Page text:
Everything You Need to Know About Hangul
The popularity of Korean culture in Singapore is soaring. Every day, more Singaporeans are enrolling for Korean courses in Singapore to learn more Korean, to satisfy their burning interest in Korean cuisine, dramas, game shows, and movies.
If you are just starting out to learn Korean, or just can’t hold the curiosity any longer and would like to understand more about the phenomena that is Hallyu (the Korean Wave), here’s a couple of things you should know about Hangul.
Where to Start Learning
Learning the Korean language – Hangul– is probably the best place to start learning the Korean culture.
Although it may seem a bit difficult at first, it’s much easier for a Singaporean, especially if you can communicate in Mandarin and Malay. Hangul Alphabet has 24 letters: 14 consonants and 10 vowels. It is a phonetic language and everything sounds just as it is spelled. There are no silent characters.
How Useful are Phrasebooks and Textbooks
Going to a Korean language school in Singapore is more effective than just reading textbooks and phrasebooks. One shortcoming of phrasebooks and textbooks is that they often contain several unused words and out-dated phrases. When what you really want is to learn the practical words you can use everyday.
Begin By Learning the Practical Words
When you’re enrolled in a Korean class in Singapore you must get comfortable with the idea of learning lots of new words. You just have to and there’s no way around it. However, you don’t have to know all the words in the new language. Moreover, you don’t even have to know half the words of Hangul to speak it well.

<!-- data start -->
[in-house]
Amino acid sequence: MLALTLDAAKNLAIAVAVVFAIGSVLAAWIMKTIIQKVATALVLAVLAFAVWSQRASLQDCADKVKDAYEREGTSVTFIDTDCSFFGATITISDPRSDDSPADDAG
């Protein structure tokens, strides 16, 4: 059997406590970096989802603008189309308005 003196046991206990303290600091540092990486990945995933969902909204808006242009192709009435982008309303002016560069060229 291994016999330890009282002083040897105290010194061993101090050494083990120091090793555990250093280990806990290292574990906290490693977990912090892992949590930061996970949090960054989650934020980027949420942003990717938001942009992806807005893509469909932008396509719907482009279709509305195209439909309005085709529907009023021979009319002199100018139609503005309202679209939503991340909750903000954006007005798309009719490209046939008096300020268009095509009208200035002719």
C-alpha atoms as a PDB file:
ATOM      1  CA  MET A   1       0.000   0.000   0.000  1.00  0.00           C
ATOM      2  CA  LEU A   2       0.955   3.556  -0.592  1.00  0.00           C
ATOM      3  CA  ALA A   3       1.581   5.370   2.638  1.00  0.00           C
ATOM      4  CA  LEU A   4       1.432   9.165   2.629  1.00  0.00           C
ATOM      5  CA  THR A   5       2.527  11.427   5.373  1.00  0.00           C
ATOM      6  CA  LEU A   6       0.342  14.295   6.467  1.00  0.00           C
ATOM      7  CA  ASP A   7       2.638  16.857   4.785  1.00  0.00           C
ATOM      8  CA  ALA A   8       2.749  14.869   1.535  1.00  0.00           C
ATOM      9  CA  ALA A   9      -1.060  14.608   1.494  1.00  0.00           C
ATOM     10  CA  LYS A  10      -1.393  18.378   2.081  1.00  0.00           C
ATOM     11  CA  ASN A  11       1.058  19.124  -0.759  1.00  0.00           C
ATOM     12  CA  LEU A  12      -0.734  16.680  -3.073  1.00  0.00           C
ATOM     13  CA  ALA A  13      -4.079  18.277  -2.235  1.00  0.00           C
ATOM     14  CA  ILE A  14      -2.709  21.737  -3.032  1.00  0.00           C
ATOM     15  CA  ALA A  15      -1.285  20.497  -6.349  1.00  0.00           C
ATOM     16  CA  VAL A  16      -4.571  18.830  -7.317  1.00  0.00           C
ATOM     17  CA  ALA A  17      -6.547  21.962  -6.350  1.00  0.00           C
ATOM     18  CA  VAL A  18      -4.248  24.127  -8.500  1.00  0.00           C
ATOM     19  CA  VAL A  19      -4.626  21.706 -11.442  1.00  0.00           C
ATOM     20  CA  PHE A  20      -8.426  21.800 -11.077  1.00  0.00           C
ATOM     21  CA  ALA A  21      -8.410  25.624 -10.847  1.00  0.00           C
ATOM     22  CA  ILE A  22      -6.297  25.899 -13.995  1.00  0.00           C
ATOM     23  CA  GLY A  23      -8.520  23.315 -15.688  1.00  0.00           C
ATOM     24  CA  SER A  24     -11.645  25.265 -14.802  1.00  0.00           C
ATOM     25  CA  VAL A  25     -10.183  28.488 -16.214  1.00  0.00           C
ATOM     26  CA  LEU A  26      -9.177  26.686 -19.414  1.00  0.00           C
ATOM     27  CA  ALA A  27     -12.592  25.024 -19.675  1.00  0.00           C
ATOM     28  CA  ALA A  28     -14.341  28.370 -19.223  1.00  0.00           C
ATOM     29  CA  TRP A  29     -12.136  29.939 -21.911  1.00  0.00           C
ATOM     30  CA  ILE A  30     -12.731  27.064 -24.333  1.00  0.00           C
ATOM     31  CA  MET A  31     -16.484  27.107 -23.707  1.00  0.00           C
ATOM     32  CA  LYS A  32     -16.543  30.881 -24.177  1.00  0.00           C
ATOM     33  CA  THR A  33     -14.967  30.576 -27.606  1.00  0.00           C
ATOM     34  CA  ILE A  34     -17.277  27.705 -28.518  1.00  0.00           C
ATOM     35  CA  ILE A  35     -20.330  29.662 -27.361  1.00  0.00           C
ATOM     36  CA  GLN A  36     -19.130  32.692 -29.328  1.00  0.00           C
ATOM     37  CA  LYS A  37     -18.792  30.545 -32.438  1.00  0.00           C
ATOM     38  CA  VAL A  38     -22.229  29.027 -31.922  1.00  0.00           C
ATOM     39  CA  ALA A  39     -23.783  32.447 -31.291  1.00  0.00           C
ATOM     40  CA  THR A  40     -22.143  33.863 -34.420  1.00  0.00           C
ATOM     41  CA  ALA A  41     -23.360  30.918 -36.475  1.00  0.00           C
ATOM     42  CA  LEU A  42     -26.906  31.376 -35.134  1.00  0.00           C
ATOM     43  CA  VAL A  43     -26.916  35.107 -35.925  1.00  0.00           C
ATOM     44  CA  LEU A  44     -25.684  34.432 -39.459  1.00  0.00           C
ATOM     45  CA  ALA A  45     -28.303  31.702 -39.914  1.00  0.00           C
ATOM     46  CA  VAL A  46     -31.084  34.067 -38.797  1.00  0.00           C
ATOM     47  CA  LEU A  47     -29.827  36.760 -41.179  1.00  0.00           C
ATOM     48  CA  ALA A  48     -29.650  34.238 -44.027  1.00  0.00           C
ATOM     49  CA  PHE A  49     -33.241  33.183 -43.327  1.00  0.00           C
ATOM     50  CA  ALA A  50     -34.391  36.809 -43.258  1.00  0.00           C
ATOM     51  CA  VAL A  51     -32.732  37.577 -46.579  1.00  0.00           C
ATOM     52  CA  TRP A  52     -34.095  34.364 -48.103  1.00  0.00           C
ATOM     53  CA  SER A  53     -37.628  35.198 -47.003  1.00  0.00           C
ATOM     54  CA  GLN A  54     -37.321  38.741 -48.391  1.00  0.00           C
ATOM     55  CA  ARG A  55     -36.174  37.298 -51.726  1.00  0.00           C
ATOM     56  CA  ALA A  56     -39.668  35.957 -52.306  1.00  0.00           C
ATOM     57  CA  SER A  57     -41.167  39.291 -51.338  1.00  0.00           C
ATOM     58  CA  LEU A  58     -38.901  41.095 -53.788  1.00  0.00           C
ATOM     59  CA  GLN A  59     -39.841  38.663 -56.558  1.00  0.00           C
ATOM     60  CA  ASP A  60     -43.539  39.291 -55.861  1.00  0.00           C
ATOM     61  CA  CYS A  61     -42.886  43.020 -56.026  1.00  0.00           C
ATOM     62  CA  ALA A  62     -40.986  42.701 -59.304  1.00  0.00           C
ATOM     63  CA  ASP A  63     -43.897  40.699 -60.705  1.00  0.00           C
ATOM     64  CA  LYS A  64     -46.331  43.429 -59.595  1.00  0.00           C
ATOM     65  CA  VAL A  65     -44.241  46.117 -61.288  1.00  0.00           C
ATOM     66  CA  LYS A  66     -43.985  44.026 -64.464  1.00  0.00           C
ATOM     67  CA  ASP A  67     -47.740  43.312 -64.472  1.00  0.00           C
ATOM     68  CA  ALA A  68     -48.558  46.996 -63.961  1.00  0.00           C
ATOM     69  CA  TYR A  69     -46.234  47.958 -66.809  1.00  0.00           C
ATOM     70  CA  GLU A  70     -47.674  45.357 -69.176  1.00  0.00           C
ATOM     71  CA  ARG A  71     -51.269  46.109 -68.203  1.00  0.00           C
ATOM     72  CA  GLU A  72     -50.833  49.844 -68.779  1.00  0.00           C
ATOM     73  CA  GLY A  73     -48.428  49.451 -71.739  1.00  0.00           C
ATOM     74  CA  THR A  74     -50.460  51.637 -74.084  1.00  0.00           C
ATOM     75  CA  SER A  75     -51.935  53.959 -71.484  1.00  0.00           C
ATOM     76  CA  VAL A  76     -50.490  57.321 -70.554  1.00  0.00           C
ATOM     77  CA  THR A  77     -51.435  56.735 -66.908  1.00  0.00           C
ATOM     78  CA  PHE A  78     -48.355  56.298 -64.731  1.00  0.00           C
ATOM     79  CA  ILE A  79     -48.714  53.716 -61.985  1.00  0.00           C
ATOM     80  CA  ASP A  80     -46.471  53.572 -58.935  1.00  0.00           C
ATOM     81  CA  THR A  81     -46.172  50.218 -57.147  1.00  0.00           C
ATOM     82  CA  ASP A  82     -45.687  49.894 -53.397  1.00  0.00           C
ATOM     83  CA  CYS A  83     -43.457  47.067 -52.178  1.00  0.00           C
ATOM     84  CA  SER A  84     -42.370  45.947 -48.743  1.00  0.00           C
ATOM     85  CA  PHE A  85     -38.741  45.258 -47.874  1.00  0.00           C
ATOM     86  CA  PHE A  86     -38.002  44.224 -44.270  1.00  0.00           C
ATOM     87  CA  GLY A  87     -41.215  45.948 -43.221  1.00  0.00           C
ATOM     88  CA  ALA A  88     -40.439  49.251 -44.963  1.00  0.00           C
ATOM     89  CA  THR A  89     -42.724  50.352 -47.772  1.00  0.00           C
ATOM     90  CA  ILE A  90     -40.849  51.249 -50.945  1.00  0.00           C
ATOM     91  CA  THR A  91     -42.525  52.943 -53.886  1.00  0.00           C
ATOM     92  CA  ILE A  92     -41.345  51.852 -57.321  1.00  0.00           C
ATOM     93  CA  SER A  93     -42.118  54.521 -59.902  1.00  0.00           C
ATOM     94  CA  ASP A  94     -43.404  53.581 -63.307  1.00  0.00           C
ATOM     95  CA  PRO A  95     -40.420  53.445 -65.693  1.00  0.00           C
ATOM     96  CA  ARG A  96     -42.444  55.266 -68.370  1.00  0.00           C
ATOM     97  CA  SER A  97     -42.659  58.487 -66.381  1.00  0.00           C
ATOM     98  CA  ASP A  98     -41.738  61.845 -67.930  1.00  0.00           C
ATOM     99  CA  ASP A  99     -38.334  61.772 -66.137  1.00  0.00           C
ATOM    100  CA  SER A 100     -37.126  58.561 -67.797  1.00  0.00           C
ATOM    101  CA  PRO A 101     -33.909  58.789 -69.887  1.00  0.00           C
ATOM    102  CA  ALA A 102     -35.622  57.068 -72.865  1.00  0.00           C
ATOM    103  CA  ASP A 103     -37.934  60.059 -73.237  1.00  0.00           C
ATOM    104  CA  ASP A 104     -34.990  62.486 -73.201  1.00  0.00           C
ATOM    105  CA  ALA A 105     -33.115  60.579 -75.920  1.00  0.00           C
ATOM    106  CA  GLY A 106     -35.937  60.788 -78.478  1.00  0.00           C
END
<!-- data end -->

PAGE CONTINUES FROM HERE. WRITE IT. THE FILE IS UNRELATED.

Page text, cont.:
Learn the practical words first and you’ll communicate faster and with less effort.
Honorific Forms and Expressing Respect
As you get to slightly advanced Korean language classes in Singapore, you’ll get to learn that in Hangul, age, position, and gender are taken more seriously than in Western cultures. You may think that the western influence on Korea is heavy. However, Hangul recognises various complex structures of social interaction. The way you address a company CEO, even if he or she is your childhood friend, is quite different from the way you would talk to your younger sibling. For starters, it’s safer to focus on using the polite –요, “yo” suffix.
Also, honorific infixes surface when talking about someone regarded with more respect. For instance, if you were having a conversation with your friend, then you start talking about his or her mother, the basic verbs change as a way of showing her respect.
Also, people prefer being referred to by their titles rather than their names, at least in professional settings.
Gender Bias in Expressions
On the same breath, during your Korean language classes in Singapore, you’ll discover that in Hangul different genders have distinct preferences in their choice of certain words, expressions of politeness and intonation. For example, Korean men use the honorific forms more frequently in their conversations. Men would say 진짜 (Really) less than girls whereas kids prefer 정말. (Really)
Finally, Remember to Express Adjectives as Verbs
In Hangul, an adjective is expressed as an ‘active state of being.’ In other words, adjectives are used as verbs. For example, you don’t say the girl is pretty rather you say she’s being pretty. Likewise, the coffee isn’t hot but it’s being hot.